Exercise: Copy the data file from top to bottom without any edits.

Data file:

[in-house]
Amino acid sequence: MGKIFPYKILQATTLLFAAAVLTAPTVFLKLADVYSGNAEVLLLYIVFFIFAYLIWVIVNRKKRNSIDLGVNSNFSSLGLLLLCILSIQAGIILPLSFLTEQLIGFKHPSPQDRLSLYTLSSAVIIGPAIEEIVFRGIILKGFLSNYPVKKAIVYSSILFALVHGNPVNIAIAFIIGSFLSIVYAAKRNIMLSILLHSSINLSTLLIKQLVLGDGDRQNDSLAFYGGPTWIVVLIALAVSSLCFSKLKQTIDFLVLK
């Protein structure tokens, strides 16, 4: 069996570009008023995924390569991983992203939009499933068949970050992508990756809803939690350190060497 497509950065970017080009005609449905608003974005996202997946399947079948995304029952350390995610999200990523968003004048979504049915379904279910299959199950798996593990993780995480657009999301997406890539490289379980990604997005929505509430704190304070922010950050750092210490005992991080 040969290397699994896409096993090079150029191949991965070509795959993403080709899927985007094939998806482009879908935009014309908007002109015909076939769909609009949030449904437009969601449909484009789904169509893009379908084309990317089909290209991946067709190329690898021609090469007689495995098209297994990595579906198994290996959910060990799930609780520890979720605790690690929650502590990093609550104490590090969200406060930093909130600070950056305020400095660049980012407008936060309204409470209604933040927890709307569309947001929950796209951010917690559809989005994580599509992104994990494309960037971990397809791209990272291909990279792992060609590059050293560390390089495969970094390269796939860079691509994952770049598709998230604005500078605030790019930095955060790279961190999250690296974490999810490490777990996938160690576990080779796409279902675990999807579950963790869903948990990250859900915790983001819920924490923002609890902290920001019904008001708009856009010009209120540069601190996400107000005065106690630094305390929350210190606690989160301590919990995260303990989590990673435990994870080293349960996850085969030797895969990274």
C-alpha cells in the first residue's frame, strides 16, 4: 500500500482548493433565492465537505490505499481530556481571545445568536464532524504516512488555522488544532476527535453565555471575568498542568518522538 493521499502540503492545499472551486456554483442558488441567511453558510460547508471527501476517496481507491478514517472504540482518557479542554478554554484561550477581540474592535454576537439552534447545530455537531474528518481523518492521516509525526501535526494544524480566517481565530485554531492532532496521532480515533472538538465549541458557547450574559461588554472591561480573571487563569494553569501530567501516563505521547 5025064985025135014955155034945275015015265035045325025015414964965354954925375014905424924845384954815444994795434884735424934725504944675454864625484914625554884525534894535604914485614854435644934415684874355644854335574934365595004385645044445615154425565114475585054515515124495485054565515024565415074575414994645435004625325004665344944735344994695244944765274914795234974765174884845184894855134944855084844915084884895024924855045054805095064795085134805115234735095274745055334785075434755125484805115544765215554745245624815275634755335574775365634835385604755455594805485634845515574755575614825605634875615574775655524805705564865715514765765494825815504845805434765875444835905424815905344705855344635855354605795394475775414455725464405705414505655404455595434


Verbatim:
[in-house]
Amino acid sequence: MGKIFPYKILQATTLLFAAAVLTAPTVFLKLADVYSGNAEVLLLYIVFFIFAYLIWVIVNRKKRNSIDLGVNSNFSSLGLLLLCILSIQAGIILPLSFLTEQLIGFKHPSPQDRLSLYTLSSAVIIGPAIEEIVFRGIILKGFLSNYPVKKAIVYSSILFALVHGNPVNIAIAFIIGSFLSIVYAAKRNIMLSILLHSSINLSTLLIKQLVLGDGDRQNDSLAFYGGPTWIVVLIALAVSSLCFSKLKQTIDFLVLK
């Protein structure tokens, strides 16, 4: 069996570009008023995924390569991983992203939009499933068949970050992508990756809803939690350190060497 497509950065970017080009005609449905608003974005996202997946399947079948995304029952350390995610999200990523968003004048979504049915379904279910299959199950798996593990993780995480657009999301997406890539490289379980990604997005929505509430704190304070922010950050750092210490005992991080 040969290397699994896409096993090079150029191949991965070509795959993403080709899927985007094939998806482009879908935009014309908007002109015909076939769909609009949030449904437009969601449909484009789904169509893009379908084309990317089909290209991946067709190329690898021609090469007689495995098209297994990595579906198994290996959910060990799930609780520890979720605790690690929650502590990093609550104490590090969200406060930093909130600070950056305020400095660049980012407008936060309204409470209604933040927890709307569309947001929950796209951010917690559809989005994580599509992104994990494309960037971990397809791209990272291909990279792992060609590059050293560390390089495969970094390269796939860079691509994952770049598709998230604005500078605030790019930095955060790279961190999250690296974490999810490490777990996938160690576990080779796409279902675990999807579950963790869903948990990250859900915790983001819920924490923002609890902290920001019904008001708009856009010009209120540069601190996400107000005065106690630094305390929350210190606690989160301590919990995260303990989590990673435990994870080293349960996850085969030797895969990274």
C-alpha cells in the first residue's frame, strides 16, 4: 500500500482548493433565492465537505490505499481530556481571545445568536464532524504516512488555522488544532476527535453565555471575568498542568518522538 493521499502540503492545499472551486456554483442558488441567511453558510460547508471527501476517496481507491478514517472504540482518557479542554478554554484561550477581540474592535454576537439552534447545530455537531474528518481523518492521516509525526501535526494544524480566517481565530485554531492532532496521532480515533472538538465549541458557547450574559461588554472591561480573571487563569494553569501530567501516563505521547 5025064985025135014955155034945275015015265035045325025015414964965354954925375014905424924845384954815444994795434884735424934725504944675454864625484914625554884525534894535604914485614854435644934415684874355644854335574934365595004385645044445615154425565114475585054515515124495485054565515024565415074575414994645435004625325004665344944735344994695244944765274914795234974765174884845184894855134944855084844915084884895024924855045054805095064795085134805115234735095274745055334785075434755125484805115544765215554745245624815275634755335574775365634835385604755455594805485634845515574755575614825605634875615574775655524805705564865715514765765494825815504845805434765875444835905424815905344705855344635855354605795394475775414455725464405705414505655404455595434